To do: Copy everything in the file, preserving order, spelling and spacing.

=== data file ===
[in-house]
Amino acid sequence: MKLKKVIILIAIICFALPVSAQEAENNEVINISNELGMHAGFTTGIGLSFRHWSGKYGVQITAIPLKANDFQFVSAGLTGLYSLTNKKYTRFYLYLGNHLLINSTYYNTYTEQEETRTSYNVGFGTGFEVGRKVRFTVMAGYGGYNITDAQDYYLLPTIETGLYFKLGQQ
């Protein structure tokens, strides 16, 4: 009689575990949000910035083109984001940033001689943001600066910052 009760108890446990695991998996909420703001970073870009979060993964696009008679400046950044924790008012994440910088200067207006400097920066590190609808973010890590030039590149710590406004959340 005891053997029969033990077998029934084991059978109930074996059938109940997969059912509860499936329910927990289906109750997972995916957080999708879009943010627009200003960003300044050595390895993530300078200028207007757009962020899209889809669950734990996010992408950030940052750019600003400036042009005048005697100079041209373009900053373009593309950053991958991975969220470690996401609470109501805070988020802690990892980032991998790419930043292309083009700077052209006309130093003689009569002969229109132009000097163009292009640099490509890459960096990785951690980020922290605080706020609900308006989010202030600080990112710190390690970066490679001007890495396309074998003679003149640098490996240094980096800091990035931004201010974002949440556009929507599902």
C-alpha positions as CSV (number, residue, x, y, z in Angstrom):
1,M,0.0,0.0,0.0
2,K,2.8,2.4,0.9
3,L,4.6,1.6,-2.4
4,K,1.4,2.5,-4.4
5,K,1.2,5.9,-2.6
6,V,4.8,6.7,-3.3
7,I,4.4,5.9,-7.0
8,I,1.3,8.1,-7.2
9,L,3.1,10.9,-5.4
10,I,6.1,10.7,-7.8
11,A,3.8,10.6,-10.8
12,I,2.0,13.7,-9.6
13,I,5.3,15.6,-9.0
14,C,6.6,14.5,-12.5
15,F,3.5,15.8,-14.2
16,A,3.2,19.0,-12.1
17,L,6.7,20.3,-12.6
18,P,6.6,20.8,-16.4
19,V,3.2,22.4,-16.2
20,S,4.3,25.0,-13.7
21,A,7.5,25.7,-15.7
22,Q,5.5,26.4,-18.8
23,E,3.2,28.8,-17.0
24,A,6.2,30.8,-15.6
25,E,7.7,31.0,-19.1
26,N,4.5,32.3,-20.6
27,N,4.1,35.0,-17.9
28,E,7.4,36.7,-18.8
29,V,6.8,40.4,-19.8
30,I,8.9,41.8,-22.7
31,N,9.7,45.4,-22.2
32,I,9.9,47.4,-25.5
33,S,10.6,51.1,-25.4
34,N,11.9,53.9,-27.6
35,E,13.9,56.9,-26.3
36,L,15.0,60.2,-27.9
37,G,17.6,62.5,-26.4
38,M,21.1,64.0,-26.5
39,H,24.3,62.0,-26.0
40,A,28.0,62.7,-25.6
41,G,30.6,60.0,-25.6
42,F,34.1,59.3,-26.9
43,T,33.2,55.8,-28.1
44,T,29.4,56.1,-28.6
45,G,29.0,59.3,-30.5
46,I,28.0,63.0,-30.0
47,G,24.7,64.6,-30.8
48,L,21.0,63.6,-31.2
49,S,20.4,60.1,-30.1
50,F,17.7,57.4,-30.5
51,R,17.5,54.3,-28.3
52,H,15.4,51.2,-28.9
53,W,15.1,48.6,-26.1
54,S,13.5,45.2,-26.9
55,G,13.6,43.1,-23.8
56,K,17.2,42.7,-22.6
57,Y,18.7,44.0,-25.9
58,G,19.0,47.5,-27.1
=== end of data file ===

[in-house]
Amino acid sequence: MKLKKVIILIAIICFALPVSAQEAENNEVINISNELGMHAGFTTGIGLSFRHWSGKYGVQITAIPLKANDFQFVSAGLTGLYSLTNKKYTRFYLYLGNHLLINSTYYNTYTEQEETRTSYNVGFGTGFEVGRKVRFTVMAGYGGYNITDAQDYYLLPTIETGLYFKLGQQ
């Protein structure tokens, strides 16, 4: 009689575990949000910035083109984001940033001689943001600066910052 009760108890446990695991998996909420703001970073870009979060993964696009008679400046950044924790008012994440910088200067207006400097920066590190609808973010890590030039590149710590406004959340 005891053997029969033990077998029934084991059978109930074996059938109940997969059912509860499936329910927990289906109750997972995916957080999708879009943010627009200003960003300044050595390895993530300078200028207007757009962020899209889809669950734990996010992408950030940052750019600003400036042009005048005697100079041209373009900053373009593309950053991958991975969220470690996401609470109501805070988020802690990892980032991998790419930043292309083009700077052209006309130093003689009569002969229109132009000097163009292009640099490509890459960096990785951690980020922290605080706020609900308006989010202030600080990112710190390690970066490679001007890495396309074998003679003149640098490996240094980096800091990035931004201010974002949440556009929507599902």
C-alpha positions as CSV (number, residue, x, y, z in Angstrom):
1,M,0.0,0.0,0.0
2,K,2.8,2.4,0.9
3,L,4.6,1.6,-2.4
4,K,1.4,2.5,-4.4
5,K,1.2,5.9,-2.6
6,V,4.8,6.7,-3.3
7,I,4.4,5.9,-7.0
8,I,1.3,8.1,-7.2
9,L,3.1,10.9,-5.4
10,I,6.1,10.7,-7.8
11,A,3.8,10.6,-10.8
12,I,2.0,13.7,-9.6
13,I,5.3,15.6,-9.0
14,C,6.6,14.5,-12.5
15,F,3.5,15.8,-14.2
16,A,3.2,19.0,-12.1
17,L,6.7,20.3,-12.6
18,P,6.6,20.8,-16.4
19,V,3.2,22.4,-16.2
20,S,4.3,25.0,-13.7
21,A,7.5,25.7,-15.7
22,Q,5.5,26.4,-18.8
23,E,3.2,28.8,-17.0
24,A,6.2,30.8,-15.6
25,E,7.7,31.0,-19.1
26,N,4.5,32.3,-20.6
27,N,4.1,35.0,-17.9
28,E,7.4,36.7,-18.8
29,V,6.8,40.4,-19.8
30,I,8.9,41.8,-22.7
31,N,9.7,45.4,-22.2
32,I,9.9,47.4,-25.5
33,S,10.6,51.1,-25.4
34,N,11.9,53.9,-27.6
35,E,13.9,56.9,-26.3
36,L,15.0,60.2,-27.9
37,G,17.6,62.5,-26.4
38,M,21.1,64.0,-26.5
39,H,24.3,62.0,-26.0
40,A,28.0,62.7,-25.6
41,G,30.6,60.0,-25.6
42,F,34.1,59.3,-26.9
43,T,33.2,55.8,-28.1
44,T,29.4,56.1,-28.6
45,G,29.0,59.3,-30.5
46,I,28.0,63.0,-30.0
47,G,24.7,64.6,-30.8
48,L,21.0,63.6,-31.2
49,S,20.4,60.1,-30.1
50,F,17.7,57.4,-30.5
51,R,17.5,54.3,-28.3
52,H,15.4,51.2,-28.9
53,W,15.1,48.6,-26.1
54,S,13.5,45.2,-26.9
55,G,13.6,43.1,-23.8
56,K,17.2,42.7,-22.6
57,Y,18.7,44.0,-25.9
58,G,19.0,47.5,-27.1